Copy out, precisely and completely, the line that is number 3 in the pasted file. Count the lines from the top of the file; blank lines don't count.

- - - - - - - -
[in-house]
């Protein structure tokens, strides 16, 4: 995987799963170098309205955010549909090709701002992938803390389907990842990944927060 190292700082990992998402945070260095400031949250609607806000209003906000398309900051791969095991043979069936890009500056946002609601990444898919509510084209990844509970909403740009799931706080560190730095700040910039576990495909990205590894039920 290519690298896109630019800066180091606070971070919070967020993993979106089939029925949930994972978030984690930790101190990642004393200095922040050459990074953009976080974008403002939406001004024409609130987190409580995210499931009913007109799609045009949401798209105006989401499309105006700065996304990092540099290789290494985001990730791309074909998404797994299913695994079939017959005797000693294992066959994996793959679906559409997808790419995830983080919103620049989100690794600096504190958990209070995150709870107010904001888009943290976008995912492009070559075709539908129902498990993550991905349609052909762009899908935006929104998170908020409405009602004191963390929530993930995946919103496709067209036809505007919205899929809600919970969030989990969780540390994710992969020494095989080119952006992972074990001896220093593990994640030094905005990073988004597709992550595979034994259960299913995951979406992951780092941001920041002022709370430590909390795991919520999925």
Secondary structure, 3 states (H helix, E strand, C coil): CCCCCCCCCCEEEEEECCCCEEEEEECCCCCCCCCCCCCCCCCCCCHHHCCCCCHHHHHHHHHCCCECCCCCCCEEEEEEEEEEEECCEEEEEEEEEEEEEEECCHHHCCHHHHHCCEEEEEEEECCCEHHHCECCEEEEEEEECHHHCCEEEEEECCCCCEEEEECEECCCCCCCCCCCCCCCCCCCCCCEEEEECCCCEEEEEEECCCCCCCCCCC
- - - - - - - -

Secondary structure, 3 states (H helix, E strand, C coil): CCCCCCCCCCEEEEEECCCCEEEEEECCCCCCCCCCCCCCCCCCCCHHHCCCCCHHHHHHHHHCCCECCCCCCCEEEEEEEEEEEECCEEEEEEEEEEEEEEECCHHHCCHHHHHCCEEEEEEEECCCEHHHCECCEEEEEEEECHHHCCEEEEEECCCCCEEEEECEECCCCCCCCCCCCCCCCCCCCCCEEEEECCCCEEEEEEECCCCCCCCCCC